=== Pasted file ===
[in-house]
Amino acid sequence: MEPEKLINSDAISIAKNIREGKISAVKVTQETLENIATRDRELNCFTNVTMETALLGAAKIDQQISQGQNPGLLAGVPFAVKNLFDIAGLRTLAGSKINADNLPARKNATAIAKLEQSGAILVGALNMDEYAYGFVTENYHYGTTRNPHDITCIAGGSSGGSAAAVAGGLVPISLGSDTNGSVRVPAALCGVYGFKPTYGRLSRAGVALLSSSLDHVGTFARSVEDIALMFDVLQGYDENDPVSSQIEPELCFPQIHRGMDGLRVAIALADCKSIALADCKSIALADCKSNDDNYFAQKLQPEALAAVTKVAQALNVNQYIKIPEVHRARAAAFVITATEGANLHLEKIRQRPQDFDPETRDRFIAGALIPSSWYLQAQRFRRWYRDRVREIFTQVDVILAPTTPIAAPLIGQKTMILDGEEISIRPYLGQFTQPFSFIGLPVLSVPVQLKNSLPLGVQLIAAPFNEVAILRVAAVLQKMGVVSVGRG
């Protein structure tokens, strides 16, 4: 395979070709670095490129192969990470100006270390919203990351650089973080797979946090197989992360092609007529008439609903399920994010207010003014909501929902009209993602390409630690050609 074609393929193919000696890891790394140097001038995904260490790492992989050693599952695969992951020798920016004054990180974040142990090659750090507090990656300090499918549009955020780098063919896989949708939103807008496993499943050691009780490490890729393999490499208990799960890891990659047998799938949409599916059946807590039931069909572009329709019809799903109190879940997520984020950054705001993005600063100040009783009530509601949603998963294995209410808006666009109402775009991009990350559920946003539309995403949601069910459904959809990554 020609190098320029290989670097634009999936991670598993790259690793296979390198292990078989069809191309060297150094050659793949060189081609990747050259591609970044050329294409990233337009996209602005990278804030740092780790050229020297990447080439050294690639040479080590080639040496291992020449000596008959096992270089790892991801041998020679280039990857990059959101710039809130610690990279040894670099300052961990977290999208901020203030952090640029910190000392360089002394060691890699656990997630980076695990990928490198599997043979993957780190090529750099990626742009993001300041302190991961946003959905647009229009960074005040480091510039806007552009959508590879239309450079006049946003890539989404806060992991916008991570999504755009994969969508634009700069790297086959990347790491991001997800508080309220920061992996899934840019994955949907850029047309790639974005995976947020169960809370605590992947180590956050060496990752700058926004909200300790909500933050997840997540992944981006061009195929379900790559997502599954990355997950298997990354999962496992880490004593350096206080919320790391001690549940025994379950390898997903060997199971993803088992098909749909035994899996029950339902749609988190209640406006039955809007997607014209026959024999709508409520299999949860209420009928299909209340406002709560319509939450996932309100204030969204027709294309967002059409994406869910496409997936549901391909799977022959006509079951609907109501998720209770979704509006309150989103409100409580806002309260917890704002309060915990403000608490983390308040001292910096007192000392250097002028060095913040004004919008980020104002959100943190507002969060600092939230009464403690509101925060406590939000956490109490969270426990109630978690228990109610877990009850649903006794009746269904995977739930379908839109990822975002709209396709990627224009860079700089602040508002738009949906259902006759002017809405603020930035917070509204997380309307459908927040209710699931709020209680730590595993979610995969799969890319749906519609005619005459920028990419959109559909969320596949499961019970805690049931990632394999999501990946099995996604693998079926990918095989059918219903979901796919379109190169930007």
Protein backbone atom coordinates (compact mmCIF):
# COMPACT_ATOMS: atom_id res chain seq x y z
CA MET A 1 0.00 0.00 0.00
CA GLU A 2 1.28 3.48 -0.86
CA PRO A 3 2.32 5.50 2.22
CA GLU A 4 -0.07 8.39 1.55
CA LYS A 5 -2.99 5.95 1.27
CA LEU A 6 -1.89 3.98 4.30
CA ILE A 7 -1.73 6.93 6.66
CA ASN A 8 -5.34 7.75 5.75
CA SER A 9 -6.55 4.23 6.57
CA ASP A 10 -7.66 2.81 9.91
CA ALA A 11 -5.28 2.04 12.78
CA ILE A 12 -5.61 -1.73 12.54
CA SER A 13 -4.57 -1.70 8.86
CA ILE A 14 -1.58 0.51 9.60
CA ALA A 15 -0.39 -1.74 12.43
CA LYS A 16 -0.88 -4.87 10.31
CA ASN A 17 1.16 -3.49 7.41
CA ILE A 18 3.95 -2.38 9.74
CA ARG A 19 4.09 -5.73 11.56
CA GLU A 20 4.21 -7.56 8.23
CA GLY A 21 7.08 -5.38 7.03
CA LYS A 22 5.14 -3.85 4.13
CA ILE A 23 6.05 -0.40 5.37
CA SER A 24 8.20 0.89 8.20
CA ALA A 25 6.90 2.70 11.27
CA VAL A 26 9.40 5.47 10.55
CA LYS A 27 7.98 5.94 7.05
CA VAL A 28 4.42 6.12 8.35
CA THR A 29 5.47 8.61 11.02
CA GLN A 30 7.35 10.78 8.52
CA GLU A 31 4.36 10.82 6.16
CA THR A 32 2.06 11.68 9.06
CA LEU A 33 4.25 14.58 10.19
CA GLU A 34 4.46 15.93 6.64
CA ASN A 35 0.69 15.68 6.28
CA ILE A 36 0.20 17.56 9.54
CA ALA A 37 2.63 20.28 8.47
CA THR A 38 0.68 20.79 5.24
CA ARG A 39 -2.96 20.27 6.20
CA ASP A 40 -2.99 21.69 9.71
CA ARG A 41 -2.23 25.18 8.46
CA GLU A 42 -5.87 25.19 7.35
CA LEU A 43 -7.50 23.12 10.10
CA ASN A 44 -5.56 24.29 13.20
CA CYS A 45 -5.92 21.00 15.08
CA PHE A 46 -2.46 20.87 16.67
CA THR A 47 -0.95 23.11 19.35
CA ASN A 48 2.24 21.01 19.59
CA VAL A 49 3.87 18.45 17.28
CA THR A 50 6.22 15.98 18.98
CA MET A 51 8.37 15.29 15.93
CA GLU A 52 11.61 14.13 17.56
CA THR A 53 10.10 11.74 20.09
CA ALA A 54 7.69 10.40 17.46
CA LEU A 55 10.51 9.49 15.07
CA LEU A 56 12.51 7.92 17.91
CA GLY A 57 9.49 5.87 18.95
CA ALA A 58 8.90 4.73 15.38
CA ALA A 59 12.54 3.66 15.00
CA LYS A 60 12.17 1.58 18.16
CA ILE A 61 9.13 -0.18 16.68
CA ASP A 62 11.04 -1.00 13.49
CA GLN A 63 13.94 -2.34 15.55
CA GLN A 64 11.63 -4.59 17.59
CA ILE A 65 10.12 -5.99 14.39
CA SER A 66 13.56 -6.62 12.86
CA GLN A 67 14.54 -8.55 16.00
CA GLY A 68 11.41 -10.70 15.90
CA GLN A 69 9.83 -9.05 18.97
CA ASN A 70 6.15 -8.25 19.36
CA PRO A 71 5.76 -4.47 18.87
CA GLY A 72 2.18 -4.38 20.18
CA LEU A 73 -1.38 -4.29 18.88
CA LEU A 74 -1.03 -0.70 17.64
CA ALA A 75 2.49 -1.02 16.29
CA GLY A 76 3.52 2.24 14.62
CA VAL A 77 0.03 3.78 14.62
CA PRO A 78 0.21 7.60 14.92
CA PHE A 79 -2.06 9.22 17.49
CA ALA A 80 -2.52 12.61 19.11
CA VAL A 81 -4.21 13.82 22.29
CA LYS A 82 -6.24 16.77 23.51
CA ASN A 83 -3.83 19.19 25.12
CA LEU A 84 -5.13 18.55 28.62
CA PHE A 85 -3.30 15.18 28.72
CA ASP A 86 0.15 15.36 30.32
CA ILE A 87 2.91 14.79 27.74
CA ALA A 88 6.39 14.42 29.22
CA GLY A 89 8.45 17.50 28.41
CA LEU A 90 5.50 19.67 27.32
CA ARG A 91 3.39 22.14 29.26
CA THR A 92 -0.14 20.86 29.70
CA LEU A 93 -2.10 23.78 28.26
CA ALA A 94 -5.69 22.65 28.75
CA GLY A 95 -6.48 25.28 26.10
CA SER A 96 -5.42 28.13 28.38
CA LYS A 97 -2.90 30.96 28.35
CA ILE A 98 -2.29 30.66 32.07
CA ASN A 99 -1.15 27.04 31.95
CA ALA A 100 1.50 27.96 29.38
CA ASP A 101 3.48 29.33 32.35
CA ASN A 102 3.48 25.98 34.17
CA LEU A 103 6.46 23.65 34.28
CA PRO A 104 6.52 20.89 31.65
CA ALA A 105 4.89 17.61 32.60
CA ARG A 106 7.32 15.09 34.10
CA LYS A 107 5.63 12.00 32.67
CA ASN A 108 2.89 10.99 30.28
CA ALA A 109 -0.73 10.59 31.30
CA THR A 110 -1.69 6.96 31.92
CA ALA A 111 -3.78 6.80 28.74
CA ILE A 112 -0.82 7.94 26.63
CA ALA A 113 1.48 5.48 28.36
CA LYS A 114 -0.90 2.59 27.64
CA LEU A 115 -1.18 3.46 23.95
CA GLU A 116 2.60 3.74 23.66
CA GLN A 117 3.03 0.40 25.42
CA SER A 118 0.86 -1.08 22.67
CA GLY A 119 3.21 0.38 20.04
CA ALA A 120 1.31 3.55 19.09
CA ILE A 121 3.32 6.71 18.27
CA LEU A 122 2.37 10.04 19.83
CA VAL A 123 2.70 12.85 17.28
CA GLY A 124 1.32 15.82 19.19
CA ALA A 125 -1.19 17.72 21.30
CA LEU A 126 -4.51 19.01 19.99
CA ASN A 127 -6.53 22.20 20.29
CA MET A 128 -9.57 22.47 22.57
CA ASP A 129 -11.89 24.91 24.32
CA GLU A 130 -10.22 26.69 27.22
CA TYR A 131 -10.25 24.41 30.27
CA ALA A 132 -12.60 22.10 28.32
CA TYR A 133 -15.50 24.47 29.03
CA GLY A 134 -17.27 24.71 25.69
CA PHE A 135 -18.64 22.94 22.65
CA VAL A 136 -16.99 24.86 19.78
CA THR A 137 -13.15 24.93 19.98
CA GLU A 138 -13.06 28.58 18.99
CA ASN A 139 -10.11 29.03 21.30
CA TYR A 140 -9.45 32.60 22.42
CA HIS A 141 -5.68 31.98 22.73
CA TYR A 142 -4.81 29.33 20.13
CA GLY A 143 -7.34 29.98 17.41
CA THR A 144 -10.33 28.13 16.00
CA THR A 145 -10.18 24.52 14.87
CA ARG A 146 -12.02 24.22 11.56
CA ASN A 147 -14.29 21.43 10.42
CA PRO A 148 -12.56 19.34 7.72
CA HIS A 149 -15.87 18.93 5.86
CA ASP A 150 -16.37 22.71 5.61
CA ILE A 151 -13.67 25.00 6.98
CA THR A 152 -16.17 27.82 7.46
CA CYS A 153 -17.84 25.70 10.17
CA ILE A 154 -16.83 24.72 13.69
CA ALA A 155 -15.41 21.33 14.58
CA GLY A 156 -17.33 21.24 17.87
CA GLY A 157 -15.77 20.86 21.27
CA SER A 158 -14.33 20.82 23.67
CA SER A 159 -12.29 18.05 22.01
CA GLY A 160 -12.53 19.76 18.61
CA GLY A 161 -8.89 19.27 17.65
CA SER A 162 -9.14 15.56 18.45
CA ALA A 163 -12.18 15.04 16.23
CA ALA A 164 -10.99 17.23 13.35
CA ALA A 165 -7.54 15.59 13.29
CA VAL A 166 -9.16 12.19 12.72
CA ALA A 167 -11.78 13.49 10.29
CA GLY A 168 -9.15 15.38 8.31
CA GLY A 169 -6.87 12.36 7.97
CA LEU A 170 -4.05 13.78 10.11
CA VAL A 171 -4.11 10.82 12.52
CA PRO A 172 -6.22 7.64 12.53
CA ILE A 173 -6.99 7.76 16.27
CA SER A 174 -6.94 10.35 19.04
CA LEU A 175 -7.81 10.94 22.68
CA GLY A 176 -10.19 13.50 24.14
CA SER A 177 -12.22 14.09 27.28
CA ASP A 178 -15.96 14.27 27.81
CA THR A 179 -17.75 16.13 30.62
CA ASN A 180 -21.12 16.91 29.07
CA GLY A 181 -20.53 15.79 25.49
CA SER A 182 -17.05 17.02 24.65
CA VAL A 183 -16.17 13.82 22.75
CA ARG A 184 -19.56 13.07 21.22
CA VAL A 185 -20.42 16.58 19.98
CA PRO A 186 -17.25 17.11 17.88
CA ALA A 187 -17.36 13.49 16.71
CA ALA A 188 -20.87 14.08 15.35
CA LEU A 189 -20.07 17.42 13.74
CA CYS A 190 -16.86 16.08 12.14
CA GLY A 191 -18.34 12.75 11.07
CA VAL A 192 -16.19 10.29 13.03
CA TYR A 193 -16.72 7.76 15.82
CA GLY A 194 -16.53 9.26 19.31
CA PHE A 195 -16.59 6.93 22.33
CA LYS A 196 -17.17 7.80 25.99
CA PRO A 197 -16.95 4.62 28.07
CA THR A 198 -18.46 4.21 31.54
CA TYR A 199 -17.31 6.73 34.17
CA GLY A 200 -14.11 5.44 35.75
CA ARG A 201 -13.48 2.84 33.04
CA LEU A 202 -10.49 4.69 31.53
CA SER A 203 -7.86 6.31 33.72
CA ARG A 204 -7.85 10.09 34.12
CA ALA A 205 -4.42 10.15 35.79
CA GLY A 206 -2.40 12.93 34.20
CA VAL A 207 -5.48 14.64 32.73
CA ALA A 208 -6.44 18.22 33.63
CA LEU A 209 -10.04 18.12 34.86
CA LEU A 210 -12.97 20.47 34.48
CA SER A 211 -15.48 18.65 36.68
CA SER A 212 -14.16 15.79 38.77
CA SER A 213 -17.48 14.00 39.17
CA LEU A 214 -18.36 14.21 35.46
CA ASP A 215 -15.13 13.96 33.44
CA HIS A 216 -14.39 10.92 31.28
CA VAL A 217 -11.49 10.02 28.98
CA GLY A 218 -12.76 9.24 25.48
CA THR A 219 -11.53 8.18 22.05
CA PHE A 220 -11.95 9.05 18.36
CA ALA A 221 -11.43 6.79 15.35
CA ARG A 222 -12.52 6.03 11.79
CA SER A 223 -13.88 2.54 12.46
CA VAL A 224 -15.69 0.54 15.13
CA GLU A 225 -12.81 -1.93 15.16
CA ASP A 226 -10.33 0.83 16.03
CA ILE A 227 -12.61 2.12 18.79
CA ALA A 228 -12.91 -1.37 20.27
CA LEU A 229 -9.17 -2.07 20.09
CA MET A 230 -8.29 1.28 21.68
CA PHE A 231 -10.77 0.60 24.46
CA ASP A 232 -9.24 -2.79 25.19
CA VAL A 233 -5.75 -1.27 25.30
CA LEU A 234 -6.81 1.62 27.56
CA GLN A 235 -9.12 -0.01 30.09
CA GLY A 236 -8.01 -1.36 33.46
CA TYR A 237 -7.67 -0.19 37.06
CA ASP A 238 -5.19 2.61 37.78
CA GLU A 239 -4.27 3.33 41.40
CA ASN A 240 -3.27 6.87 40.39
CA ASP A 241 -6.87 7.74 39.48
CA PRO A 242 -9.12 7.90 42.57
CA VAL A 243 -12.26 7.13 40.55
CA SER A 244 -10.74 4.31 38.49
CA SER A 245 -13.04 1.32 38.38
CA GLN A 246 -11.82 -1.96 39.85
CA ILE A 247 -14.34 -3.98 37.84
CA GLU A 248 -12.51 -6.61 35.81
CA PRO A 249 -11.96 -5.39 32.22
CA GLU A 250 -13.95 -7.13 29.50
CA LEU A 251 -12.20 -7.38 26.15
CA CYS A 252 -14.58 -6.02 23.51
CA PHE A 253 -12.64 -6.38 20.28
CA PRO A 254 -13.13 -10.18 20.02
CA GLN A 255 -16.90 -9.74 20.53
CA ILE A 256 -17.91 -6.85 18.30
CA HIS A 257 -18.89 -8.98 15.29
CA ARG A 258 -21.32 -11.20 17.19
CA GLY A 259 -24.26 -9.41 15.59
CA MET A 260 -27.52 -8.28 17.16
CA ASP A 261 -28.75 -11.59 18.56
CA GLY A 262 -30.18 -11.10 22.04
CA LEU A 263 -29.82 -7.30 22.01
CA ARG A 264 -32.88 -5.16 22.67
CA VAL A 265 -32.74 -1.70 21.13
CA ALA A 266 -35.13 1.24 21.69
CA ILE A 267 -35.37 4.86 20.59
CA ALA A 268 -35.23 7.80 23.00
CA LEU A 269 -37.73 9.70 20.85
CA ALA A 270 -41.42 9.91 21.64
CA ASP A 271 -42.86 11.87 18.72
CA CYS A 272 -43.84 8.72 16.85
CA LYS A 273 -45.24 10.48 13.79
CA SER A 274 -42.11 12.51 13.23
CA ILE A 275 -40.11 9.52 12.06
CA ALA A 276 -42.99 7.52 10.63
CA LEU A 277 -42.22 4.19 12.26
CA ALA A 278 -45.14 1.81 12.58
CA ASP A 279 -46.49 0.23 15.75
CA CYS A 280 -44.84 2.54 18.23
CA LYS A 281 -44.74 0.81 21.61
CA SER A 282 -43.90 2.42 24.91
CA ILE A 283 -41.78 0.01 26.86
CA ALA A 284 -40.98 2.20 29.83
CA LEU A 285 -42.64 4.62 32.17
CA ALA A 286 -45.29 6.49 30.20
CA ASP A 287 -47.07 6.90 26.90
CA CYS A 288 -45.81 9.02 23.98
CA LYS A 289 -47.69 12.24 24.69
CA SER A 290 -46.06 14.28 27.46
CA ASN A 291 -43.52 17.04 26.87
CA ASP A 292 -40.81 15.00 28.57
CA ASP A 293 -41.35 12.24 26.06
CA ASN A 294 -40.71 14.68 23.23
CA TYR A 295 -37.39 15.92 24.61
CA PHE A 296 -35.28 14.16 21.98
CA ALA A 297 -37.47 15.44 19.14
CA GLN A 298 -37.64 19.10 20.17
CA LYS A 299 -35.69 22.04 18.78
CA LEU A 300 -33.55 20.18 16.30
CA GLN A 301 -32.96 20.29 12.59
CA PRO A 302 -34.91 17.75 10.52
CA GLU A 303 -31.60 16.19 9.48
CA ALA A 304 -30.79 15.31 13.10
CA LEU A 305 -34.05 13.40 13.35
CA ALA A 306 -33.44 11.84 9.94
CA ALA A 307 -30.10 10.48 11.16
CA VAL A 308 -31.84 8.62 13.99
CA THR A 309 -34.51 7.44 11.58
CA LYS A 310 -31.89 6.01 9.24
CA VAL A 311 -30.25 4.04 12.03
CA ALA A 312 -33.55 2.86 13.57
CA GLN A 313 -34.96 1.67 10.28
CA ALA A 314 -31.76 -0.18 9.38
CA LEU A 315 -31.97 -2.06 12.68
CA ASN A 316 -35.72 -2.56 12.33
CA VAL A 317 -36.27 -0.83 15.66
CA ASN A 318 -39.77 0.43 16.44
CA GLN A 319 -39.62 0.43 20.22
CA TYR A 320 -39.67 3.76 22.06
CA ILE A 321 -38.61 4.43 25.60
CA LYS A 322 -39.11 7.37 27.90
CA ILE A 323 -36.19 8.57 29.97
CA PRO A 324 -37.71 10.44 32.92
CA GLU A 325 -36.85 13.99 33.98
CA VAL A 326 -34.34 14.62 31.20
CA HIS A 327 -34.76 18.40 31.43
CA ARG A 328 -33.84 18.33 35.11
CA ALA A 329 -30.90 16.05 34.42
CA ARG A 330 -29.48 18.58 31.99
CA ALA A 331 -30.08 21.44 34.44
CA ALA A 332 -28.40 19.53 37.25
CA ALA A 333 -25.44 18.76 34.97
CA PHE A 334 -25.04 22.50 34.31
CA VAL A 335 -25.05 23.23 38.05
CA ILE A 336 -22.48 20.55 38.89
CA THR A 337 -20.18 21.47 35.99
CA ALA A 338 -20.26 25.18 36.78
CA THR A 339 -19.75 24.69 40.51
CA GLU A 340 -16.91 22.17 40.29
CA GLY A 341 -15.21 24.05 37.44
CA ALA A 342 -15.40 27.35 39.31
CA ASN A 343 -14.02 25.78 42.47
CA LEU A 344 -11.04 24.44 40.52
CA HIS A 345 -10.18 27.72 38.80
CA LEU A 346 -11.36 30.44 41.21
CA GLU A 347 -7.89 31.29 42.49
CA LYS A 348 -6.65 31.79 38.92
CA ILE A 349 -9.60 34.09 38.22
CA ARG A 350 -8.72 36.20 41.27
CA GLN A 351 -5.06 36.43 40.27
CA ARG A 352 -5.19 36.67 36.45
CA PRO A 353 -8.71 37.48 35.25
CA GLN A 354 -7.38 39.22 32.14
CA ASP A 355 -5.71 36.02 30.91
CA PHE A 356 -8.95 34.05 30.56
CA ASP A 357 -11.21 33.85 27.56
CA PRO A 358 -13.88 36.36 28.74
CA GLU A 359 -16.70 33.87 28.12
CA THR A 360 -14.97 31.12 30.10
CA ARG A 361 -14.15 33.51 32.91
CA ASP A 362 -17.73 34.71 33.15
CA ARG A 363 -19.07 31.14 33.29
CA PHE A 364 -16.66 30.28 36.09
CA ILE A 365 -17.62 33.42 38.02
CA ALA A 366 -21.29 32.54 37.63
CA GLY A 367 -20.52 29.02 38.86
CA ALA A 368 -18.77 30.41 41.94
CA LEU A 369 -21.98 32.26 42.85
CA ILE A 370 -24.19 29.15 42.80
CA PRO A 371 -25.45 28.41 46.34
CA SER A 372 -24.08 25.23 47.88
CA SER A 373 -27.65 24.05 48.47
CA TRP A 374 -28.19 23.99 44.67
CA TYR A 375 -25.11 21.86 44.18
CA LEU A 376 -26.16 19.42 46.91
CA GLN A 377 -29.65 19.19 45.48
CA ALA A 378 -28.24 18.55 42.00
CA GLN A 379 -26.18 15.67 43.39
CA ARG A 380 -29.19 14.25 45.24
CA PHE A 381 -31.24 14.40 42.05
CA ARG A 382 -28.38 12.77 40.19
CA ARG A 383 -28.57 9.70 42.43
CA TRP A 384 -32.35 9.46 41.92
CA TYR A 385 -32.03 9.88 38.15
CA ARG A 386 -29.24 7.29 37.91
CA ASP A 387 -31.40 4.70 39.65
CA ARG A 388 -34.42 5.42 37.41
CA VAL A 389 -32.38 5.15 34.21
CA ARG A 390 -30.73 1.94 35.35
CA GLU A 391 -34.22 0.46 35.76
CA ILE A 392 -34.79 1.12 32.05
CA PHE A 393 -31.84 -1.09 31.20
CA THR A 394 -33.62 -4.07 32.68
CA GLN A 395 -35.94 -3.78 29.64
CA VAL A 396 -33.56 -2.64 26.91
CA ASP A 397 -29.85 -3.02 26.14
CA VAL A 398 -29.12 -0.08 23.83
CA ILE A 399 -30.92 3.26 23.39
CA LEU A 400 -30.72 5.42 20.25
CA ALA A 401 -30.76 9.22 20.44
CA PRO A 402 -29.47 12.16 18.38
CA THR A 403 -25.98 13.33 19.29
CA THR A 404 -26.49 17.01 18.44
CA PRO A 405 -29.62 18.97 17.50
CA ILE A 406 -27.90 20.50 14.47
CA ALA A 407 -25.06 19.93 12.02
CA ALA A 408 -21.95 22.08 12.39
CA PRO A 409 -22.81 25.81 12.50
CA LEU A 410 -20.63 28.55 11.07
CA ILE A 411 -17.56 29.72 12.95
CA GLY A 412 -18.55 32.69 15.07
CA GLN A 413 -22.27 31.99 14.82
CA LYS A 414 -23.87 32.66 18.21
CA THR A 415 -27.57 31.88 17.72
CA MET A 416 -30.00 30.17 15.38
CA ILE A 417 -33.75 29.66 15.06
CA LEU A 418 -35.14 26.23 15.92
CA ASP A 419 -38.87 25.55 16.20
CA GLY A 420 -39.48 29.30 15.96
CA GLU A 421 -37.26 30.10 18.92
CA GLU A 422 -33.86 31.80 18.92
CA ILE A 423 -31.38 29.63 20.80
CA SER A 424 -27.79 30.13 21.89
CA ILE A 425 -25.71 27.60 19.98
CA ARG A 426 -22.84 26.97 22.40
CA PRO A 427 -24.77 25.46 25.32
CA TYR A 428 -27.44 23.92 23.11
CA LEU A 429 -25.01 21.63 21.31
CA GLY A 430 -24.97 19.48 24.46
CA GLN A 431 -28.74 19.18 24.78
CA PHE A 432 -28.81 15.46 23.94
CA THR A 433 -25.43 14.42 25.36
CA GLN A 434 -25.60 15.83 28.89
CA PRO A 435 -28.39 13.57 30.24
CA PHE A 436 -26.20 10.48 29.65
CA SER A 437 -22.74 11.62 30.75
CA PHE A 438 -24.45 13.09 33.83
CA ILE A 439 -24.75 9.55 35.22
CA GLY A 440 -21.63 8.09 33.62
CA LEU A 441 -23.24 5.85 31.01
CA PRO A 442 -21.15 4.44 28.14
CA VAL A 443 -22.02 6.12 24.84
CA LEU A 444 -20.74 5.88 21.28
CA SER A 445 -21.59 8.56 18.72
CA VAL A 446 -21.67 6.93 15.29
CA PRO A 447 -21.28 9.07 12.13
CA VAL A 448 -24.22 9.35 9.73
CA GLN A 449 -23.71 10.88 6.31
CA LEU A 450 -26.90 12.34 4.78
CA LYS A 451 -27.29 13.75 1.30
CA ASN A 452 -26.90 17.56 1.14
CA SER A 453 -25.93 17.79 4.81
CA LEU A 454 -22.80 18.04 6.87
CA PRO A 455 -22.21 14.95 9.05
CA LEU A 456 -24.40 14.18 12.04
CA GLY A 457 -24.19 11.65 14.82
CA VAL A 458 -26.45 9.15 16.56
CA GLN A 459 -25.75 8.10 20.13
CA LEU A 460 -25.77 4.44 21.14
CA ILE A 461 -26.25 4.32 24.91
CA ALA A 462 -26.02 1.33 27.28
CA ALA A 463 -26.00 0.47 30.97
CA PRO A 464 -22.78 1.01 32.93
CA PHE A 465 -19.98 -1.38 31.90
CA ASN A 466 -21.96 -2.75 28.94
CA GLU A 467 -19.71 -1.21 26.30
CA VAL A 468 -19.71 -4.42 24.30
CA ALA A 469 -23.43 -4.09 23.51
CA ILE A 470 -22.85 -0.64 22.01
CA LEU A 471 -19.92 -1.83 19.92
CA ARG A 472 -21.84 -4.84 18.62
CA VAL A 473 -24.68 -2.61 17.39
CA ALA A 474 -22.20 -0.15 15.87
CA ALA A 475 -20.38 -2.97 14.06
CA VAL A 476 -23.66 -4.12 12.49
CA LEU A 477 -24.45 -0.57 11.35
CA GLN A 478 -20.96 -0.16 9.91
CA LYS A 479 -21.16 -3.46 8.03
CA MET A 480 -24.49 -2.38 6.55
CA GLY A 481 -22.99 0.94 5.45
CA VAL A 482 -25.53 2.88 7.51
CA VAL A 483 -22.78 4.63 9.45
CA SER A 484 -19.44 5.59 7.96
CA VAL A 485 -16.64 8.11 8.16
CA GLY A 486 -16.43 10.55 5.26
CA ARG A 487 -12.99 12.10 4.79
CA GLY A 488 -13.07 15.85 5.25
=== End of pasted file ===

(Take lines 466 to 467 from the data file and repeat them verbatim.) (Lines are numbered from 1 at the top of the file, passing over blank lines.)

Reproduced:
CA ILE A 461 -26.25 4.32 24.91
CA ALA A 462 -26.02 1.33 27.28